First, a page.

The Adaptability Paradox

The Well Worn Path

Recently in the “Strategic Thinking for Leaders” Class I teach, I talked with students about how difficult it can be to change when we have been successfully doing something the same way for a long time.

The well worn path that we have followed for years is easy to follow. We know the rules, the processes, the tools, the pitfalls and all other aspects of that path.

Our comfort with that path makes it harder for us to see that even though the ‘way we have always done things’ has led us to success in the past, it may not in the future.

The Adaptability Paradox

Sometimes the familiarity of the well worn path makes it harder for us to see what’s changing around us. And even if we do see changes, we have to choose to adapt to them. One element that makes it difficult for us to easily embrace change is the time involved in learning new ways of doing things.

Learning Through Change

Adapting to change and learning new ways of doing our work makes our jobs easier – but only after an adjustment period. The paradox is this – When I adapt to change, it will be MORE DIFFICULT short term and also EASIER long term.  

More Difficult Initially, we must accept that it will be more difficult as we learn new tools, skills and approaches.

Easier Long-term, our productivity will increase and it will be easier for us to get work done. When we learn through the changes, our lives and work become EASIER because we are approaching them in new successful ways – with new thinking, new tools, new information and new skills.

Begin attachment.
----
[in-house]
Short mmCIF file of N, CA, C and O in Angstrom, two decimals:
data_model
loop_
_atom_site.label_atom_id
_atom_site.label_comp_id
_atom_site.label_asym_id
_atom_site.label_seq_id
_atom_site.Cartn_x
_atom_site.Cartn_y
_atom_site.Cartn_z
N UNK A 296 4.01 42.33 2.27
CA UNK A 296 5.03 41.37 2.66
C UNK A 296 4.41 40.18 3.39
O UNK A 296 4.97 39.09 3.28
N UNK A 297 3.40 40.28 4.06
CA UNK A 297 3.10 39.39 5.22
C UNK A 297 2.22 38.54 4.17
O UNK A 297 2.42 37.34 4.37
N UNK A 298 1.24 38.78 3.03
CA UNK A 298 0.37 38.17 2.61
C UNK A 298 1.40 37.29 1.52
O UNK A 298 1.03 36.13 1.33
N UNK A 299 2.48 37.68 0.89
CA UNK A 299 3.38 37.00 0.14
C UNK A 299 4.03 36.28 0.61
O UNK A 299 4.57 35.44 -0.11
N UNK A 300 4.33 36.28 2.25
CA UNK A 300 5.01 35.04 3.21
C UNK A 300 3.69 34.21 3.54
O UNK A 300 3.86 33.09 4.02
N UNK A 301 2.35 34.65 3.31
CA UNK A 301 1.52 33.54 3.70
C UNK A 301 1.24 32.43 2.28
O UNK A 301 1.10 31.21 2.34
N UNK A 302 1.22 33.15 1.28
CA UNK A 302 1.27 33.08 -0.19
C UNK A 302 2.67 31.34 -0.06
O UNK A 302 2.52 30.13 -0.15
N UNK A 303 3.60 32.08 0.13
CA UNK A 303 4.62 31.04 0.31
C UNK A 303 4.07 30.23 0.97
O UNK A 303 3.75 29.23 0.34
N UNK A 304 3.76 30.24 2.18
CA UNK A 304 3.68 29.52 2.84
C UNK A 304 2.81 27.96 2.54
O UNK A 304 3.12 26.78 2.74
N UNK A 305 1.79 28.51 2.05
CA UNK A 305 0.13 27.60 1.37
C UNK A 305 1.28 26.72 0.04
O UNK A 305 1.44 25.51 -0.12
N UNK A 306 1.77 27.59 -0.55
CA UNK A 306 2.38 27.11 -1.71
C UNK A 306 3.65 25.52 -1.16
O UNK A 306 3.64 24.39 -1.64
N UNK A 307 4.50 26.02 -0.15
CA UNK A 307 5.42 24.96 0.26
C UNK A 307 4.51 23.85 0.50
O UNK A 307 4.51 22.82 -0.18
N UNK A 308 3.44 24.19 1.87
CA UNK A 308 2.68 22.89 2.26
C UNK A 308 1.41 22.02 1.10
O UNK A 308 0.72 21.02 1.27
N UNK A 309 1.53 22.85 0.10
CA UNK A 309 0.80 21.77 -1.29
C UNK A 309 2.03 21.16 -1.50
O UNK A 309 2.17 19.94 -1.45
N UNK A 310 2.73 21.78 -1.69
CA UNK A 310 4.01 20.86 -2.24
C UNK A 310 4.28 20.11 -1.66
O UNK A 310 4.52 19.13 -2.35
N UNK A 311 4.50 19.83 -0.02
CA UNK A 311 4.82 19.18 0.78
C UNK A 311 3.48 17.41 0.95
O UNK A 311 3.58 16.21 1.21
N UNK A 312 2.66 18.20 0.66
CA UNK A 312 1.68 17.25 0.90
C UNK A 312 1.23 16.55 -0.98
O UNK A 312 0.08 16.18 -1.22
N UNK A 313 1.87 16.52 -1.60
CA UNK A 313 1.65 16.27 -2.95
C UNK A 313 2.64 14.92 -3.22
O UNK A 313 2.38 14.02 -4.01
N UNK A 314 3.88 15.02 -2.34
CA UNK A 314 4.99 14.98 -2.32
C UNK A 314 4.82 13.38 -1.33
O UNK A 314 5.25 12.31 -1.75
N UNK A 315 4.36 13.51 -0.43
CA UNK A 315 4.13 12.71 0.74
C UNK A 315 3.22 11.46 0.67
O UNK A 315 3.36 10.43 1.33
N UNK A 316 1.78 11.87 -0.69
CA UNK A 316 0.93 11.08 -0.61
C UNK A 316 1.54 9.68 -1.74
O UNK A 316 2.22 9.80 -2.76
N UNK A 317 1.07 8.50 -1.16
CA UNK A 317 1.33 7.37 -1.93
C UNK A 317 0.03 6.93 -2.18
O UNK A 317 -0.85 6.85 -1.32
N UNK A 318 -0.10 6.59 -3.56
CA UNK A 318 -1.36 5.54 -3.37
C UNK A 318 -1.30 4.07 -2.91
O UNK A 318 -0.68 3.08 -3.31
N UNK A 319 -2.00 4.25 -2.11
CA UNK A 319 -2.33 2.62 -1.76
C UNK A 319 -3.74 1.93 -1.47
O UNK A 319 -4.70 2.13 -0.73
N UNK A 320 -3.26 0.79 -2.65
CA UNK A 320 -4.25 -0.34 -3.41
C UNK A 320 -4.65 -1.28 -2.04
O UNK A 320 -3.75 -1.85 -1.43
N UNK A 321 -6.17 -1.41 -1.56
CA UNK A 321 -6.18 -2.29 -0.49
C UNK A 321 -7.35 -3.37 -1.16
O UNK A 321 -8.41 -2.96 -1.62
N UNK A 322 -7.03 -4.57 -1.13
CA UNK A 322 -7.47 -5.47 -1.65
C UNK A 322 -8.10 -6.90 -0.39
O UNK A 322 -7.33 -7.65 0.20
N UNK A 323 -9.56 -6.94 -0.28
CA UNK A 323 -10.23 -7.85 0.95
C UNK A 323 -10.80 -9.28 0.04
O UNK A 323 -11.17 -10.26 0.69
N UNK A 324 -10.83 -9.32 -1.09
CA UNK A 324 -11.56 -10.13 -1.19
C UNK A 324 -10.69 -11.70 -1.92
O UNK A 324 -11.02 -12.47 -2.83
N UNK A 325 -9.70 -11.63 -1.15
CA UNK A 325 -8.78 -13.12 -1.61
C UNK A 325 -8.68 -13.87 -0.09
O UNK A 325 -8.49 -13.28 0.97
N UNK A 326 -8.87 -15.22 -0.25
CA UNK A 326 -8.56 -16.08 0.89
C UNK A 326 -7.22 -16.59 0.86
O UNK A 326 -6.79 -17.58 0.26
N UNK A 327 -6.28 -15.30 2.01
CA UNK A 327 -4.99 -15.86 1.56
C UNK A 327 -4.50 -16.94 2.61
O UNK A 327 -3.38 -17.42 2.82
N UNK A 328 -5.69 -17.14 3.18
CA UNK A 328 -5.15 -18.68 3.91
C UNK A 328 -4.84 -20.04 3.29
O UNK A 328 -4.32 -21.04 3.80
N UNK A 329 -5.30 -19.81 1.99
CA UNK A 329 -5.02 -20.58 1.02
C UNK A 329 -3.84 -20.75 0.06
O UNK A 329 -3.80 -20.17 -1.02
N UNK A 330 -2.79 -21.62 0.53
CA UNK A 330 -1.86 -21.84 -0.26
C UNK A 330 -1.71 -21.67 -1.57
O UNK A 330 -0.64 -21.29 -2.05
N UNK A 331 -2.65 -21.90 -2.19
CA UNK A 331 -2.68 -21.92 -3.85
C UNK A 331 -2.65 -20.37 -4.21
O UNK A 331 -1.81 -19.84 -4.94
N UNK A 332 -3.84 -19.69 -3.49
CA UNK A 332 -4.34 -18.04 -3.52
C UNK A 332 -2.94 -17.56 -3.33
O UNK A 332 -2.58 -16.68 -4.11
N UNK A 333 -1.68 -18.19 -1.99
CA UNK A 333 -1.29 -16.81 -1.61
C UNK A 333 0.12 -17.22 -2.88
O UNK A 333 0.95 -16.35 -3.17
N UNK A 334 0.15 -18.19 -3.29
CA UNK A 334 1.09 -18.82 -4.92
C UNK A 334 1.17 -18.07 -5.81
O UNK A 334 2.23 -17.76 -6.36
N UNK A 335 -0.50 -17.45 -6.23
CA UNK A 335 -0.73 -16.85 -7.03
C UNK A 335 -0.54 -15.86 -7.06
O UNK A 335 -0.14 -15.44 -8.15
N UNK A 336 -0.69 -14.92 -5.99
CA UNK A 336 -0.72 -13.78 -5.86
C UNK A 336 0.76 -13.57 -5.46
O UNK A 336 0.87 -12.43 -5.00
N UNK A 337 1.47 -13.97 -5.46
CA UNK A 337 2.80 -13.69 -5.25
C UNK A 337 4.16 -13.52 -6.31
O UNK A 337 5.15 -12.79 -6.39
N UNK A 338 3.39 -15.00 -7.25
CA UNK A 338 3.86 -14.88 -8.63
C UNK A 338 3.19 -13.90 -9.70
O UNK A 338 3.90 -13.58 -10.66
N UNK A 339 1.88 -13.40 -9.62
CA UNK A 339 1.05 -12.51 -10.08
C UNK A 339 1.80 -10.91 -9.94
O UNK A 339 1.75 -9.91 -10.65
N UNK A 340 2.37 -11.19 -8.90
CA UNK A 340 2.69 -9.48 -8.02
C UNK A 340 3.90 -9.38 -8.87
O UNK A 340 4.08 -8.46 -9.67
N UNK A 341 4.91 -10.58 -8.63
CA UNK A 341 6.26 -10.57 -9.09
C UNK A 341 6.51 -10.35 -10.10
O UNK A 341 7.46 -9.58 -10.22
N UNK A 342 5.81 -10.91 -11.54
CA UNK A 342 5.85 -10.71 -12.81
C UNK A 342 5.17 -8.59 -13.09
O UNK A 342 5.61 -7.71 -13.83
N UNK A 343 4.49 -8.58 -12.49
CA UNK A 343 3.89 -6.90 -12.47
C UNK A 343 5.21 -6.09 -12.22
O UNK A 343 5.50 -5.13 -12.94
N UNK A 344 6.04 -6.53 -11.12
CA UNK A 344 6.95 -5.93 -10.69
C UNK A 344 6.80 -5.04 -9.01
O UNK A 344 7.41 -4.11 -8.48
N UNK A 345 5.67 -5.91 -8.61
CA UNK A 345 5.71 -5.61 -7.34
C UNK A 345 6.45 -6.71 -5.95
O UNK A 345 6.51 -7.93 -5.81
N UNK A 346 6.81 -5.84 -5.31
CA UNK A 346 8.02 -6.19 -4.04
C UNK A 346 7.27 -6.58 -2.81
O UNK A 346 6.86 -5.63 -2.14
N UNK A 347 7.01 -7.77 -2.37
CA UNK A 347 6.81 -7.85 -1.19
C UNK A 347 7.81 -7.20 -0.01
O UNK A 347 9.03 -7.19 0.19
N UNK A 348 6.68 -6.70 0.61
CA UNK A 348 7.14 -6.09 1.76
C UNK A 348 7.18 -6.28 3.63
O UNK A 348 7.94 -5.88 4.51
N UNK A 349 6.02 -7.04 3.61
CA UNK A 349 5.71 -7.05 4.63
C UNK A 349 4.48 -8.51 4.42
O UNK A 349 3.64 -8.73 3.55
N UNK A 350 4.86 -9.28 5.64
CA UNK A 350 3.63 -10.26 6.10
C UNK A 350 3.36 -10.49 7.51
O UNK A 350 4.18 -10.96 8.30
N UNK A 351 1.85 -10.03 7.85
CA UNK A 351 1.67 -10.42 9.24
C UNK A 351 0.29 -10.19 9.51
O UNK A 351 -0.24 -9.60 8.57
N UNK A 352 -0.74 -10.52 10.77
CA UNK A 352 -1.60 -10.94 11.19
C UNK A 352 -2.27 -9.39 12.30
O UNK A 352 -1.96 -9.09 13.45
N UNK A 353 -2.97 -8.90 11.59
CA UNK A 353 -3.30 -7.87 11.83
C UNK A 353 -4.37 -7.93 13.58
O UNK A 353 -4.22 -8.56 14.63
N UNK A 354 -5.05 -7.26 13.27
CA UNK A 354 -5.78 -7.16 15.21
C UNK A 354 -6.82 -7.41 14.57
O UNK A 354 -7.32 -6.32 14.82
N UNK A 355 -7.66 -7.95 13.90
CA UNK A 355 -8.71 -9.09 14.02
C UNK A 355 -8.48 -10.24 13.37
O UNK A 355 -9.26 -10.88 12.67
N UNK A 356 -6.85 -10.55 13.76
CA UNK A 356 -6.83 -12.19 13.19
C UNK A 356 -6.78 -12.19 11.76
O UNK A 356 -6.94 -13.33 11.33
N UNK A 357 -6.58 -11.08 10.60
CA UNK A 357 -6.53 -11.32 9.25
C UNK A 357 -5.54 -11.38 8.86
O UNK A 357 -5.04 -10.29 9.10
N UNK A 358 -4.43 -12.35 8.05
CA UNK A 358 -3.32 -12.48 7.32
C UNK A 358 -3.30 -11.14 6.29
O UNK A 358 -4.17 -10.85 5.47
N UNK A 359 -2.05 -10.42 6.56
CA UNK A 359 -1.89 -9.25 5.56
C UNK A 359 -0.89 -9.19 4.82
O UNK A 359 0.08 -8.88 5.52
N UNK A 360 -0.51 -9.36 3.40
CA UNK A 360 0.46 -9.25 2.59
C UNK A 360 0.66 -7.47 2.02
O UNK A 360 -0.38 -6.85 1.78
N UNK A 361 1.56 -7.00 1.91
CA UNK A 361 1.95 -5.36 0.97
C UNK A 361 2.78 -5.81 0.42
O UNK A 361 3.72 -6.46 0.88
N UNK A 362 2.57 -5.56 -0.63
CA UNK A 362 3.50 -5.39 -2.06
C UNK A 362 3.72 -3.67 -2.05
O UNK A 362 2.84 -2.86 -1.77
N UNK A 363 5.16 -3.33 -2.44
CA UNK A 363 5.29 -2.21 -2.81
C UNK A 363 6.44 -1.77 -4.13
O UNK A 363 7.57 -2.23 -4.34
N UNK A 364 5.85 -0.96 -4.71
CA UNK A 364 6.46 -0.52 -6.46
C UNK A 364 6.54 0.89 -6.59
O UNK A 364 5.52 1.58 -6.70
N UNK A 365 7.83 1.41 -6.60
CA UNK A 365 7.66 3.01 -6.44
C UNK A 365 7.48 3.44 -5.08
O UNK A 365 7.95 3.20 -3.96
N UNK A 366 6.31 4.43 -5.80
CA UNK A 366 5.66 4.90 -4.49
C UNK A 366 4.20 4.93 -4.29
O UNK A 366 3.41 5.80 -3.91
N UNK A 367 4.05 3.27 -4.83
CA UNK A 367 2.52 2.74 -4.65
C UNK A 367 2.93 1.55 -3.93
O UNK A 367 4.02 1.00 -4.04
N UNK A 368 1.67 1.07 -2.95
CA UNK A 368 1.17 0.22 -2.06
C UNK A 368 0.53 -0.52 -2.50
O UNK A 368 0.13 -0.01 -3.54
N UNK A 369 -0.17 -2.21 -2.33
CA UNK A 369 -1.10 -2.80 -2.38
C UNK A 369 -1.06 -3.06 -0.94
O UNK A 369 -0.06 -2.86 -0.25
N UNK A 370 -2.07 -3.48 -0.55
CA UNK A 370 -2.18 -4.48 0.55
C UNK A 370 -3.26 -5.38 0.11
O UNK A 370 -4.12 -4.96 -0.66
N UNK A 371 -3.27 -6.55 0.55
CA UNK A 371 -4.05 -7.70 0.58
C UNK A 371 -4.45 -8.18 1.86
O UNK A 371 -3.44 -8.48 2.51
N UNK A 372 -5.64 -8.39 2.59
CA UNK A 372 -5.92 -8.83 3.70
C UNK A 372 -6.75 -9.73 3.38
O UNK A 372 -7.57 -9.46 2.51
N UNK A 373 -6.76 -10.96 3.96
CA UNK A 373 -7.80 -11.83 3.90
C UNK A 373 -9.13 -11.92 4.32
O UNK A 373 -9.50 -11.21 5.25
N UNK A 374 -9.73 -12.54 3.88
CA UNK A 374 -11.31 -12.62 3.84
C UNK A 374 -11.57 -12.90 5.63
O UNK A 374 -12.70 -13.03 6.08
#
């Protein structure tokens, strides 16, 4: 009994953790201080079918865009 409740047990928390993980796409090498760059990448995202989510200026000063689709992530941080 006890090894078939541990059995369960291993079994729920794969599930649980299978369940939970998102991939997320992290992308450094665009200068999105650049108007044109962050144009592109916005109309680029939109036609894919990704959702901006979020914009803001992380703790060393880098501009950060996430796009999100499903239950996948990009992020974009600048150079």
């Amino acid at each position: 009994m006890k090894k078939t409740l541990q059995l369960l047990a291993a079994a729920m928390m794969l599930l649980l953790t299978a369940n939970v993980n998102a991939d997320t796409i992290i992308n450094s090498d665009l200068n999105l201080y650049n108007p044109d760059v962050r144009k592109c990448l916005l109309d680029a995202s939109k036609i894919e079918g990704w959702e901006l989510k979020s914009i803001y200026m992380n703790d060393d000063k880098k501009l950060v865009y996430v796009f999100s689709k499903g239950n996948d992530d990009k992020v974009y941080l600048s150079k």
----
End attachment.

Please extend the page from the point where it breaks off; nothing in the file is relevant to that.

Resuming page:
Warning Signs

Here are some of the warning signs that our skills are becoming outdated:

  • People are routinely using terminology we don’t know
  • It is becoming more difficult to get things done the way we’ve always done them
  • People are not seeking out our input the way they used to
  • Coworkers are adapting to new approaches and are more productive than we are
  • There are new studies, books and articles being mentioned that we haven’t read
  • There is free technology for improving efficiency  in our line of business that we aren’t using
  • We feel out of the loop somehow but can’t quite figure out why

If we miss the signs of change (or if we see the signs but do not adapt), our skills become outdated fast – just as fast as the speed of change.

When a change in the world, our world, becomes a change we’ve ignored, then by doing nothing, we are actively choosing the more difficult path in the long run.

Questions for Reflection:

1. In what areas have I been missing the warning signs that my skills are becoming outdated?

2. How will I choose the easier path in the future by learning through these areas now?

3. How much easier and more productive could my work be after I make these changes?

Related Resources:

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For more, see new book 7 Lenses and the 21 Question Assessment: How Current is My Message About Ethics?

7 Lenses is a Bronze Axiom Business Book Award Winner in Business Ethics41cEVx-Tu4L._SY344_BO1,204,203,200_
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© 2012 Leading in Context LLC 

About Linda Fisher Thornton
Linda Fisher Thornton is Founder and CEO of Leading in Context, and author of the award-winning book 7 Lenses. She teaches as Adjunct Assoc. Prof. for University of Richmond SPCS. She is leading a movement to help leaders and organizations Unleash the Positive Power of Ethical Leadership.

5 Responses to The Adaptability Paradox

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  2. Pingback: The CHANGE…. as can be seen…..@April,2012 edition of Leadesrship Develpoment Carnival, hosted by Shri Tanmya Vora2012, « The world is too small? or Is it?

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